We were recently reading this story from NASA that says Mars used to have large oceans. It includes a tantalizing picture reminiscent of Google Earth. So we decided to see if we could simulate oceans in Google Mars.
We have looked at a number of stories in the past where people have used KML to simulate sea level rise:
- Map of Projected Sea Level Rise Effects on Vancouver
- Animation Roundup: Rising Sea Levels, Filling Grand Canyon, Global Clouds
- Flooding Google Earth
- Using Google Earth to predict sea level rise
However, it turns out this technique doesn’t work over large areas. KML polygons set to fixed altitude do not curve with the earth’s surface.
So, instead, we found a digital elevation model (DEM) map of Mars provided by NASA that can be obtained from here. We then used an image editing program to colour the lower elevations blue and make higher elevations transparent. We then took the resulting image and made an image overlay and you can see the result below:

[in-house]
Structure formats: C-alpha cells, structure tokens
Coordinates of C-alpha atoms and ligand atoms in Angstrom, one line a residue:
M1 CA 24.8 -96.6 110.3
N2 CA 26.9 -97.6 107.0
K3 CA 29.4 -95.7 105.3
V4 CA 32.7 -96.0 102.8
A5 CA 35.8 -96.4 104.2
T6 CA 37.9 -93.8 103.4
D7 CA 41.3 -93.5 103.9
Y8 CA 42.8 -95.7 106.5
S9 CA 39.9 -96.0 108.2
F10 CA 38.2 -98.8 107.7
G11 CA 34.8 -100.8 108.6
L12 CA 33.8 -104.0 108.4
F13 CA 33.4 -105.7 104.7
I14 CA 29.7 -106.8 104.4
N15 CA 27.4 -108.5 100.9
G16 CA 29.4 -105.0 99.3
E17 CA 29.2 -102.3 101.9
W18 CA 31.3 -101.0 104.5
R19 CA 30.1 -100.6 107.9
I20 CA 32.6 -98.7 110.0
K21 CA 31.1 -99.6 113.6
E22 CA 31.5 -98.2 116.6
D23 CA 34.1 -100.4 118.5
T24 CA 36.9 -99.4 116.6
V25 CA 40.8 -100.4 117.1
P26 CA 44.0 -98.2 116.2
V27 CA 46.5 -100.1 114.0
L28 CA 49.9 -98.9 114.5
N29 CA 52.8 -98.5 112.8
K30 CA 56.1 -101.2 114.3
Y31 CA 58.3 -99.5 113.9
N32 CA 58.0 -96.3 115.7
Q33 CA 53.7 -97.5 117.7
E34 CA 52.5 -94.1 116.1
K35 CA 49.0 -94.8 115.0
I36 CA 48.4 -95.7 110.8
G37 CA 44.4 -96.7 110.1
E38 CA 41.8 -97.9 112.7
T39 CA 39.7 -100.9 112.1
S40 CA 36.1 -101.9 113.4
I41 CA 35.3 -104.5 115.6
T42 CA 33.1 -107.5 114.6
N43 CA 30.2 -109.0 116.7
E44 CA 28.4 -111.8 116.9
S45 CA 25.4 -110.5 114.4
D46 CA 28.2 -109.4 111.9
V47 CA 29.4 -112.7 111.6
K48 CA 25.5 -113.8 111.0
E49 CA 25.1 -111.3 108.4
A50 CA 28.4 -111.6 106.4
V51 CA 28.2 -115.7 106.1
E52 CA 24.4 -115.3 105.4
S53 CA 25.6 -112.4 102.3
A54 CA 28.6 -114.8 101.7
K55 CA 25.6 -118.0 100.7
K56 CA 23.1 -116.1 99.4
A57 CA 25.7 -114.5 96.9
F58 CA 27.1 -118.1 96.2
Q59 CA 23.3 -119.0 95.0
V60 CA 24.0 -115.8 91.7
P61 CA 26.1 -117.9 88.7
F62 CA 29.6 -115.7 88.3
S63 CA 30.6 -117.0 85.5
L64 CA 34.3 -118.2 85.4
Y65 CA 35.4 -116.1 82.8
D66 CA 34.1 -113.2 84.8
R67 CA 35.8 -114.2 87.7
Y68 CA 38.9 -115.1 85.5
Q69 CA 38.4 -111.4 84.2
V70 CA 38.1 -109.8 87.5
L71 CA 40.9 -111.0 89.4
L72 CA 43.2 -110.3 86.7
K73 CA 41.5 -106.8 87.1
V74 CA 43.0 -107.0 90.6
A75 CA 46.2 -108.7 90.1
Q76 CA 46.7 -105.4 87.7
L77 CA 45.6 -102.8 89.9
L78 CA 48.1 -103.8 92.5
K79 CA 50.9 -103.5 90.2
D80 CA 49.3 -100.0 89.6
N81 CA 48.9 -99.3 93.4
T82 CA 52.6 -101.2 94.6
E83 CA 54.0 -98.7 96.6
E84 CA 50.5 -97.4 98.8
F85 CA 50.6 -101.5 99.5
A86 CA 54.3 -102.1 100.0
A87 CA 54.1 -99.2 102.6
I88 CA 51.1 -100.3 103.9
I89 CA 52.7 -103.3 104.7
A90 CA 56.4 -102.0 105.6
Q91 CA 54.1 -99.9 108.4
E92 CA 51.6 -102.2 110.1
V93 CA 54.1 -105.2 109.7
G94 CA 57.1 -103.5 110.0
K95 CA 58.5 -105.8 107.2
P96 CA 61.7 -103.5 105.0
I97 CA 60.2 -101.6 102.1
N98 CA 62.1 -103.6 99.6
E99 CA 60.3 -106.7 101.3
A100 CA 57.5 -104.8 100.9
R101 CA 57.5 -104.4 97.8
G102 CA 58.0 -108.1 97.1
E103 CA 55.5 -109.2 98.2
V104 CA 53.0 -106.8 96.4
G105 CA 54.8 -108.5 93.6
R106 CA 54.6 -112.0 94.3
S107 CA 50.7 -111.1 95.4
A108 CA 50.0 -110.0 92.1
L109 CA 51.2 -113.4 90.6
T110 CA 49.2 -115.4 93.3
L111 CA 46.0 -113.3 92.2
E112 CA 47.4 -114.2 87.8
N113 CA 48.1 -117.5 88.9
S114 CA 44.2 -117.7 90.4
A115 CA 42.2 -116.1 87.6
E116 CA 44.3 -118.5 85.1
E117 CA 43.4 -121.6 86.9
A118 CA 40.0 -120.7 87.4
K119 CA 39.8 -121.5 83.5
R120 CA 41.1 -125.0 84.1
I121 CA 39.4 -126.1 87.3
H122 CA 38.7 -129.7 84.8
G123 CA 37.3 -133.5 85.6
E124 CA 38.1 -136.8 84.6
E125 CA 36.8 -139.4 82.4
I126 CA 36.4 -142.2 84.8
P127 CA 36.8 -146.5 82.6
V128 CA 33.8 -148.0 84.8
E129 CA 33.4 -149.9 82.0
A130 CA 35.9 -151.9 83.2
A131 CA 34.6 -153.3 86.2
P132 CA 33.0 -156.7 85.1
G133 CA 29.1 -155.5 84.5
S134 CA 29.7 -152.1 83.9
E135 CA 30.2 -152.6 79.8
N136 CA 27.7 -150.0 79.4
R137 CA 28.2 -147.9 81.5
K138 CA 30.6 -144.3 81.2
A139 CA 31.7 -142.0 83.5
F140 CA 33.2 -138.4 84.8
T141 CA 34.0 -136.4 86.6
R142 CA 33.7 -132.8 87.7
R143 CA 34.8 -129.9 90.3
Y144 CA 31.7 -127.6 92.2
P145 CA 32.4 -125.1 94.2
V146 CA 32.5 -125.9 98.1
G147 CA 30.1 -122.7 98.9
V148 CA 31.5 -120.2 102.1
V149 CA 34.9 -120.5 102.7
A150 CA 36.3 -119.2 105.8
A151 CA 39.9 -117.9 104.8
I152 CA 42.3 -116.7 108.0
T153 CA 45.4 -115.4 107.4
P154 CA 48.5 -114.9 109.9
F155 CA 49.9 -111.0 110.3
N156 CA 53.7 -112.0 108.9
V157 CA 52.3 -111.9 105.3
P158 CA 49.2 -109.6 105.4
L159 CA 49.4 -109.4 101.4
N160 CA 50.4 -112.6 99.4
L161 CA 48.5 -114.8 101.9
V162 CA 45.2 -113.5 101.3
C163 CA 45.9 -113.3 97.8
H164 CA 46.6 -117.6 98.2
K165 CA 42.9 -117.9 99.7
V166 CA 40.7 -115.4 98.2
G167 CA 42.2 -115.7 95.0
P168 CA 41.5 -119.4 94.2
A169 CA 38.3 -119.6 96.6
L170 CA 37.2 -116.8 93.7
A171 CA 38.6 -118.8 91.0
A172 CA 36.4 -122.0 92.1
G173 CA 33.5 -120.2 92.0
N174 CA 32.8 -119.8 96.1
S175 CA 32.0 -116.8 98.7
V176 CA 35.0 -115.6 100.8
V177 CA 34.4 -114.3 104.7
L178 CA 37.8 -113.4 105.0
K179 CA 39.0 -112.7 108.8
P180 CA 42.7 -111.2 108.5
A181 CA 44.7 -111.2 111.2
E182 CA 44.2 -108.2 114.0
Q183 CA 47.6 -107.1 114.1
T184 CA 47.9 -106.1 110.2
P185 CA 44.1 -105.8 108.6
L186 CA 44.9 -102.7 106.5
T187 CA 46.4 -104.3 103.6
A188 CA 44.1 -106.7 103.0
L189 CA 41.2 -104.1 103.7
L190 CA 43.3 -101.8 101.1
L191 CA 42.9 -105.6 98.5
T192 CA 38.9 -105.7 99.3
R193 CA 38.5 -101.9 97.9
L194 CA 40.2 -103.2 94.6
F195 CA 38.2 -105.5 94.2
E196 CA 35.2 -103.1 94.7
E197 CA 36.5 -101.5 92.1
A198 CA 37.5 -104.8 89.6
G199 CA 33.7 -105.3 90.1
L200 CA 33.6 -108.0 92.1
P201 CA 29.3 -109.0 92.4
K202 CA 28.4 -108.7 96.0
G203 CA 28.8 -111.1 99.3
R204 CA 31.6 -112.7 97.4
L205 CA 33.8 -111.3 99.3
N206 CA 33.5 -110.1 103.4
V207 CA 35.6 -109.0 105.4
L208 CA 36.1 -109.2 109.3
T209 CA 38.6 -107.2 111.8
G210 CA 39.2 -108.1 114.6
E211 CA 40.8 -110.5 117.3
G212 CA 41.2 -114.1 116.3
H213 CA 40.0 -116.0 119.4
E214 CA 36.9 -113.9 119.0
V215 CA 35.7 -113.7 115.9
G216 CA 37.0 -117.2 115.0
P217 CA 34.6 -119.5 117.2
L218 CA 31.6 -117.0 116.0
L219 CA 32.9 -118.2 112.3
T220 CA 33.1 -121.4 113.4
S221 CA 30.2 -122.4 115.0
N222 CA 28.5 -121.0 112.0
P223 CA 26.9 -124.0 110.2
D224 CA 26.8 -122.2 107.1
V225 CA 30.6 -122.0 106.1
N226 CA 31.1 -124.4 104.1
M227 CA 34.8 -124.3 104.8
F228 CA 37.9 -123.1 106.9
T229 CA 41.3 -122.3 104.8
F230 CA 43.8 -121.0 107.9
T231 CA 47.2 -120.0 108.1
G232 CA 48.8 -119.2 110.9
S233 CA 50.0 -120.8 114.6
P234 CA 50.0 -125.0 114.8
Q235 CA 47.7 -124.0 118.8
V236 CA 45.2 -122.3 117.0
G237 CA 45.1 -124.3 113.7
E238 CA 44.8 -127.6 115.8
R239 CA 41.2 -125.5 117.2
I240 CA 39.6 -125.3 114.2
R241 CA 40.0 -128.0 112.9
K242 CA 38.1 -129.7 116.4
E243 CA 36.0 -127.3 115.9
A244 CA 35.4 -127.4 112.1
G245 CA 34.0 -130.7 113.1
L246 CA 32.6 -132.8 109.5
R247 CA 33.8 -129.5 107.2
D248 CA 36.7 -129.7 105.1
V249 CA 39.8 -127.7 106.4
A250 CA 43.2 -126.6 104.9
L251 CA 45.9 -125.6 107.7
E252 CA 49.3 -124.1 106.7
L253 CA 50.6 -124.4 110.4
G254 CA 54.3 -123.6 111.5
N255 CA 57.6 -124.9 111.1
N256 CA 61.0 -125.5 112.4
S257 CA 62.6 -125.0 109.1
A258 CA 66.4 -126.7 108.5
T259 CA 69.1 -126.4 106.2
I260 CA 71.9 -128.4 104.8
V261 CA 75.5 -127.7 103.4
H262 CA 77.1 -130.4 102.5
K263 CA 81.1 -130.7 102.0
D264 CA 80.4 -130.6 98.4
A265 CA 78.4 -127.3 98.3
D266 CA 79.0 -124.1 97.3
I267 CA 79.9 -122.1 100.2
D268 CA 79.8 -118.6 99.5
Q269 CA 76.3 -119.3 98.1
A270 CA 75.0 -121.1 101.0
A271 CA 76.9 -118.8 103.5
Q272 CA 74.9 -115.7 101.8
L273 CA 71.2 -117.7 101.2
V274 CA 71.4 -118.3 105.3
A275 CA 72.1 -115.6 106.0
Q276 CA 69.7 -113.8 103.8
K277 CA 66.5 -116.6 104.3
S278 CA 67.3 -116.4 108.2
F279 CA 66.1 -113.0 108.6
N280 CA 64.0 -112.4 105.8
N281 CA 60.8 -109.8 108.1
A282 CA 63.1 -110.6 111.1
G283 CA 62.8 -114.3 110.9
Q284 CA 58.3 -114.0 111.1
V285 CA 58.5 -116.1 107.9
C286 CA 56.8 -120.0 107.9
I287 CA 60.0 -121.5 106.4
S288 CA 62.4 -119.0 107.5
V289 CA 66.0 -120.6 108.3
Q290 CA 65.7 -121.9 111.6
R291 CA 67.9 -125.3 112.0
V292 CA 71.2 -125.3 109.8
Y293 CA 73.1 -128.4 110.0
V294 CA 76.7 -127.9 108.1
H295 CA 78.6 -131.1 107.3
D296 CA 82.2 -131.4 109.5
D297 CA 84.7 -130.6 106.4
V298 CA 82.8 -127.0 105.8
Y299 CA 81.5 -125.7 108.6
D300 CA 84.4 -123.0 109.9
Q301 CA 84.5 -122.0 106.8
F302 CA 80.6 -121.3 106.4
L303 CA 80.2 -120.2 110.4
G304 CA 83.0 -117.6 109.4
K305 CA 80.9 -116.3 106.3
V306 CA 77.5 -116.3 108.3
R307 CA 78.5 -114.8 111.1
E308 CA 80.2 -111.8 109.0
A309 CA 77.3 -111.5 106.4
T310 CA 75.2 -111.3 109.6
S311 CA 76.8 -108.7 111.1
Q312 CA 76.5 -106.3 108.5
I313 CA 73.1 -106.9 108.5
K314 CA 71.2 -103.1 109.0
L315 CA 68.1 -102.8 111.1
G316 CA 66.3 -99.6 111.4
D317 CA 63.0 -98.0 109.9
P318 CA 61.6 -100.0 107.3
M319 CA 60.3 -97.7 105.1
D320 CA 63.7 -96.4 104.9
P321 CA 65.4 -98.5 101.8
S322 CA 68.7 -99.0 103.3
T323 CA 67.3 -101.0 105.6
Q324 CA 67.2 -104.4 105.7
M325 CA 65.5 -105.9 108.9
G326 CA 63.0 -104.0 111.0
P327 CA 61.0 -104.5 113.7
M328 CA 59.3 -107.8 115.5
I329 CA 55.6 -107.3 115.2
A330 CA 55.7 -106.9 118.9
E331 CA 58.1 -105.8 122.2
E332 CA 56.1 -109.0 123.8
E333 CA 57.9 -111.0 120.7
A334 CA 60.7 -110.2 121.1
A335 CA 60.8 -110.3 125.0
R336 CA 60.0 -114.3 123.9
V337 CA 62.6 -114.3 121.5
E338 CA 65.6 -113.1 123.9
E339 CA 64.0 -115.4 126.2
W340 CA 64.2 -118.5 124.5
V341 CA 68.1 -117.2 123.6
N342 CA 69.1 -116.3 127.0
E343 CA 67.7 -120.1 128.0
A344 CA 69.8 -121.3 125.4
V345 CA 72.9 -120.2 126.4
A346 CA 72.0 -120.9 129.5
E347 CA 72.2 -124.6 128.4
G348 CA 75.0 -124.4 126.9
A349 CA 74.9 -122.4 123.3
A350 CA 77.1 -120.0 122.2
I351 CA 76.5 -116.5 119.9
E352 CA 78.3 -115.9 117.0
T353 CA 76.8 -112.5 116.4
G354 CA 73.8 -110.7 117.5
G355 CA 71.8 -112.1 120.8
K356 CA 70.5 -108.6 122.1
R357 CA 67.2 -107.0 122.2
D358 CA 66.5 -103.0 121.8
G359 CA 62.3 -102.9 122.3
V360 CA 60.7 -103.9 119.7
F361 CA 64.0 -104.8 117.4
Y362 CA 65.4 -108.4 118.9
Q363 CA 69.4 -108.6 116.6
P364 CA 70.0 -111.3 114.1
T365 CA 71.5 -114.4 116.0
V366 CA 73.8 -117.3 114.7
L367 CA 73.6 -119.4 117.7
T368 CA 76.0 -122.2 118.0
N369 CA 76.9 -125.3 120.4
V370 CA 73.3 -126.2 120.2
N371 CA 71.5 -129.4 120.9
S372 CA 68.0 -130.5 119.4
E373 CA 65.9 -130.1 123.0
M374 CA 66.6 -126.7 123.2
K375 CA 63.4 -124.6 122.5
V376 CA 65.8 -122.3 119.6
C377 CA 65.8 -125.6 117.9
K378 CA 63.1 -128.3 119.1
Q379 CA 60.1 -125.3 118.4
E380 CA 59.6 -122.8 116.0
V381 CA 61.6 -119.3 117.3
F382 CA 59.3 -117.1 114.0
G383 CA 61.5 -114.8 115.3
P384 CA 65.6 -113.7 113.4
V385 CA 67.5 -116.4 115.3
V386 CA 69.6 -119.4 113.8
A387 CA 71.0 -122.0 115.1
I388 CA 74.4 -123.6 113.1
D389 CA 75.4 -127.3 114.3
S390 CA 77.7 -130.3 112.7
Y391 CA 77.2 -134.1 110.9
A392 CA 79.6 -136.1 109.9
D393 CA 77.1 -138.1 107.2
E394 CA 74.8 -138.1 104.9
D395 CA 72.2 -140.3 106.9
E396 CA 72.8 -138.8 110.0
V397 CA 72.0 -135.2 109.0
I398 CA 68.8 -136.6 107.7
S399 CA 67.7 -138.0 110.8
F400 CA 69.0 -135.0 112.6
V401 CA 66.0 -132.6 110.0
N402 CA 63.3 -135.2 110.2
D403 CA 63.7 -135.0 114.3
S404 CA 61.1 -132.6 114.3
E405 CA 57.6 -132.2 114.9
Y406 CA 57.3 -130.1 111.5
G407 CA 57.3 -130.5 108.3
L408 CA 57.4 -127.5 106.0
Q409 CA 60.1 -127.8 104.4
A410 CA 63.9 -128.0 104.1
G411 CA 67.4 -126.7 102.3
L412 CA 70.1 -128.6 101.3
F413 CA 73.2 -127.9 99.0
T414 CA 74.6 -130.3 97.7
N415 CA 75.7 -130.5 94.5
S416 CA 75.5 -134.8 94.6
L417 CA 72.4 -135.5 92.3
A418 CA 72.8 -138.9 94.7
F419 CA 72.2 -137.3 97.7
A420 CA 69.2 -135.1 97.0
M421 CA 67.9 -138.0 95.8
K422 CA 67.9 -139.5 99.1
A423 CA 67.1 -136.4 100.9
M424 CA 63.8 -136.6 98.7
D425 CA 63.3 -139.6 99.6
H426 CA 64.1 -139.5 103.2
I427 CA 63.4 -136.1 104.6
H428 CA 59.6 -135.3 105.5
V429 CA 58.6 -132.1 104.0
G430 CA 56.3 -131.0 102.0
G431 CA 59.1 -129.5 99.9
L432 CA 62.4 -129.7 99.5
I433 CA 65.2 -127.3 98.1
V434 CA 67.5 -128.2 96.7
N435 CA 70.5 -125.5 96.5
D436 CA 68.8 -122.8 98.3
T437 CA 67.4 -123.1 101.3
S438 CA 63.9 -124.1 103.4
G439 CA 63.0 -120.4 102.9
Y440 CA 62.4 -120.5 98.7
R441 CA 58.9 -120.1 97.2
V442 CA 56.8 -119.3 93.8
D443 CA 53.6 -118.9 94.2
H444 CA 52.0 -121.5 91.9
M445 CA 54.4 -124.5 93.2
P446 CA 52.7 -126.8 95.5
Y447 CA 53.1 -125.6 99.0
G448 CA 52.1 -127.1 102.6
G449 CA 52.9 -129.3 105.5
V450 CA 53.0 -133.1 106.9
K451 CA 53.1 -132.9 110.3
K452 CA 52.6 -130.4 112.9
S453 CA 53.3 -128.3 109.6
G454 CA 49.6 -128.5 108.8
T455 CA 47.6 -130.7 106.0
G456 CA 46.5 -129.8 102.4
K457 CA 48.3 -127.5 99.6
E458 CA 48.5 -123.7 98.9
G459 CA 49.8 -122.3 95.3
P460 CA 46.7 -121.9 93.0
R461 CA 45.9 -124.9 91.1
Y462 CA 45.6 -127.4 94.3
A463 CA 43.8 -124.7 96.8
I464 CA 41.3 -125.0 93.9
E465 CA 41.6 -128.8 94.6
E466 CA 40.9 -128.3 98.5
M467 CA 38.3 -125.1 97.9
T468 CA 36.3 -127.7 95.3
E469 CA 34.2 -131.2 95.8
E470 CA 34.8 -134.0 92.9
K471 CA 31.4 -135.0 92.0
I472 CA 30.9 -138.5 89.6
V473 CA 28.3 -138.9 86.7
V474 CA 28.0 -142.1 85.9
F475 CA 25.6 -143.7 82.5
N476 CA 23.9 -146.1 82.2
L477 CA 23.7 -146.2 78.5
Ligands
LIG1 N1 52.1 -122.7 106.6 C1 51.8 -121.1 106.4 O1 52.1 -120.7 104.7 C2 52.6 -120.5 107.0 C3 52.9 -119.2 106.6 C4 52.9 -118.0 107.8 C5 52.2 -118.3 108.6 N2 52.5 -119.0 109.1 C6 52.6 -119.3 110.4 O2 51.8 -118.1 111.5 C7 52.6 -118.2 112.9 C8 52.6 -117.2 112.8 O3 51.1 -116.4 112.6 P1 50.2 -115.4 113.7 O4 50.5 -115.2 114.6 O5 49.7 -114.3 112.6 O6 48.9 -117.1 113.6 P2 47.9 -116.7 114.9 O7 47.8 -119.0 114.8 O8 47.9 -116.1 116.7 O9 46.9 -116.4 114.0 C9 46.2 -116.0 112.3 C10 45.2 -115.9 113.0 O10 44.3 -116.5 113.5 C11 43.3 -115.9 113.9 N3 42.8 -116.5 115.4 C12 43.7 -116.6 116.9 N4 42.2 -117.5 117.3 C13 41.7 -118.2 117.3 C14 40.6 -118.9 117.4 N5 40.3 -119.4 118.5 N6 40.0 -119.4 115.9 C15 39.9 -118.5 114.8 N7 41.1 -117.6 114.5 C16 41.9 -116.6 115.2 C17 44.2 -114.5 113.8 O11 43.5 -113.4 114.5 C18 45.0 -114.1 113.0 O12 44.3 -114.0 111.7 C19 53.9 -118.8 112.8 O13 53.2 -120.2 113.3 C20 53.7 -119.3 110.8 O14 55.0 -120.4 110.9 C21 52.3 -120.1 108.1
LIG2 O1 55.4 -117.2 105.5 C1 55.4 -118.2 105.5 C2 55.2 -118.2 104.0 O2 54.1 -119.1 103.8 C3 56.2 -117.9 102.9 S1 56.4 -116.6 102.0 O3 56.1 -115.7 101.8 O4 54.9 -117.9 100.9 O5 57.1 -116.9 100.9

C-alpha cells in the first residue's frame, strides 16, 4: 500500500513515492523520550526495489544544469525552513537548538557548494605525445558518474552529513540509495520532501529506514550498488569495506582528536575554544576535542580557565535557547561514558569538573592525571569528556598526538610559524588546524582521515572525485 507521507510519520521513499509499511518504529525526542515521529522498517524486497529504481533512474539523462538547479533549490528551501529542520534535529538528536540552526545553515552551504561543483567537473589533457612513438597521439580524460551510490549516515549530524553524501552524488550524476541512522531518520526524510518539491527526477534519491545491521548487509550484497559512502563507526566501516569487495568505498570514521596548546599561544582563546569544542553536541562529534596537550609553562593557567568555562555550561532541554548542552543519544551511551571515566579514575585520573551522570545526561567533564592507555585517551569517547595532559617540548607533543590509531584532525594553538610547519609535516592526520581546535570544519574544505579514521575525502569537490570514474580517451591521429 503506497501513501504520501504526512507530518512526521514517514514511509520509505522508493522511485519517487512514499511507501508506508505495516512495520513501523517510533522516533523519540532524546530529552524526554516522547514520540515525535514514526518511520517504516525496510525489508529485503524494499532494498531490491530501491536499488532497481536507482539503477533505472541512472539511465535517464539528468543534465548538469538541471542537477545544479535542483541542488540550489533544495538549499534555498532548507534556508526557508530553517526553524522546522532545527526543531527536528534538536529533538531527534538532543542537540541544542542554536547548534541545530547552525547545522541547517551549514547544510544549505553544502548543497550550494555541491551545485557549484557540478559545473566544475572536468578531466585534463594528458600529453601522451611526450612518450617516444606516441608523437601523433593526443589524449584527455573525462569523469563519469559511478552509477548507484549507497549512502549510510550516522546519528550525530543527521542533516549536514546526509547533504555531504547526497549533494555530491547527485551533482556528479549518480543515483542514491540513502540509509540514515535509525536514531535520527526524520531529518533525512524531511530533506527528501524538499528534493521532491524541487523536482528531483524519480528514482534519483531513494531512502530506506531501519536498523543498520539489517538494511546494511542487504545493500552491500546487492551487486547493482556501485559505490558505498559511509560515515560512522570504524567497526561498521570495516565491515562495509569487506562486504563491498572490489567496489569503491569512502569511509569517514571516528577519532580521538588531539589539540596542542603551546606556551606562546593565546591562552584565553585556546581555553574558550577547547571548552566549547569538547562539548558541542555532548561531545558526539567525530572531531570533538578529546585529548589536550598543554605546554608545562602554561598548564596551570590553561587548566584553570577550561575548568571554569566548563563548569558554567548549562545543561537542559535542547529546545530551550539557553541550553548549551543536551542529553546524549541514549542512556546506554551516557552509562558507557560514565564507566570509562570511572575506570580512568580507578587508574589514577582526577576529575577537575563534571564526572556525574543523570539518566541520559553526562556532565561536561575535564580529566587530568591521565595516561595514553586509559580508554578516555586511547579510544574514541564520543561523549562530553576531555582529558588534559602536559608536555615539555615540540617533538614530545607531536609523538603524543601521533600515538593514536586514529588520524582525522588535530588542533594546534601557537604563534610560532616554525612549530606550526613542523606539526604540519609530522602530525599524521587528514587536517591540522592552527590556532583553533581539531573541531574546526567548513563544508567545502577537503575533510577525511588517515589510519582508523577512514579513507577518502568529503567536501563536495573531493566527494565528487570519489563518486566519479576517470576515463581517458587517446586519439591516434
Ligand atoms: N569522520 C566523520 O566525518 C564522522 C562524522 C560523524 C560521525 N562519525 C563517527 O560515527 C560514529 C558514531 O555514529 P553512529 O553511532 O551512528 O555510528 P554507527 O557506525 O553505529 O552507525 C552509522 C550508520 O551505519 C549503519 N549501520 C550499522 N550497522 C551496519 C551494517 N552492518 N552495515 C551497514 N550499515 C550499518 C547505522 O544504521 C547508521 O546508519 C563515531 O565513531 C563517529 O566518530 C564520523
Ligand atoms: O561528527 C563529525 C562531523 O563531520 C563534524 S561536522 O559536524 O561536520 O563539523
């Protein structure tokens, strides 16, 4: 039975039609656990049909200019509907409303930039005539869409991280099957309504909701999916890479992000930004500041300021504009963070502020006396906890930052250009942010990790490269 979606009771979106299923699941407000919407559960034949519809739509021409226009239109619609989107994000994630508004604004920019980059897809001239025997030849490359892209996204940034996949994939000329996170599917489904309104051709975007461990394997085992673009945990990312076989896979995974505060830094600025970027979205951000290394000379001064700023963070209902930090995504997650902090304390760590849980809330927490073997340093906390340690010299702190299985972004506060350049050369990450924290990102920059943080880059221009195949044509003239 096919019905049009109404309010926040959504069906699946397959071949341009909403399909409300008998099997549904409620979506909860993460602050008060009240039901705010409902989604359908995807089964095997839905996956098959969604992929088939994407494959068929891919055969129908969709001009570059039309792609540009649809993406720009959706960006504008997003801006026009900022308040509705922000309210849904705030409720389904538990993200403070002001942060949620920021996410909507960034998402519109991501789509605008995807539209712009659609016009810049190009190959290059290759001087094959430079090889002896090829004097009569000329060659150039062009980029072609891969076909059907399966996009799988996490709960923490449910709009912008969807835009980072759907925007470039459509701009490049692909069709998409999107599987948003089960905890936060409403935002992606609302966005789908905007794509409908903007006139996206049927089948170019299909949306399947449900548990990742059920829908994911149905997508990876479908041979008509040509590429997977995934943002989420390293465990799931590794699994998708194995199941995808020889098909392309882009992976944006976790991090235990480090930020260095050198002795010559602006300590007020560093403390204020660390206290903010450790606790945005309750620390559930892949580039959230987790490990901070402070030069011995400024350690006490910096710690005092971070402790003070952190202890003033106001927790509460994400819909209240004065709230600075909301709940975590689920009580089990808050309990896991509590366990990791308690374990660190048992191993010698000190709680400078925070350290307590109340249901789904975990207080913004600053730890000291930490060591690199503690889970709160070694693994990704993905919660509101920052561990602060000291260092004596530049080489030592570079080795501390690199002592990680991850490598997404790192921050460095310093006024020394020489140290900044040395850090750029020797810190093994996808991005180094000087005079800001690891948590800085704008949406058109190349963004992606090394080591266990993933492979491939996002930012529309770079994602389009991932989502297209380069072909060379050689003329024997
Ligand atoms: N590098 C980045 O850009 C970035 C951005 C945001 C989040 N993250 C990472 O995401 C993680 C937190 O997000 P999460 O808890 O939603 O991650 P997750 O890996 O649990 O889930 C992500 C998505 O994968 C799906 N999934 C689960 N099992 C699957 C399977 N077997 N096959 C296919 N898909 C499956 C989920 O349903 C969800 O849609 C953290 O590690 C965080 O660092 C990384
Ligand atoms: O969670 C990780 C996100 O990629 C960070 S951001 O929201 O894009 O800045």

For an even more realistic effect, we combined our ocean with this Mars map also from NASA. Then we used it in an image overlay on the Earth, instead of Mars, which enables us to turn on the ‘Clouds’ layer, giving the result seen below:
The NASA image did not have clouds, but the picture on this Wikipedia page does. Without plants, the land would not have been green like much of the Earth is.
To try these out for yourselves, download these KML files: Mars Ocean
Mars Ocean and Land. The second one is best viewed with all layers turned off except the ‘Clouds’ layer (found in the ‘Weather’ layer).
The maps may not be scientifically accurate, as we don’t know whether the elevation data in the NASA maps takes into account the equatorial bulge that is created due to rotation. On Earth we usually calculate elevation above or below Sea Level, but that doesn’t work on Mars as it doesn’t have a sea.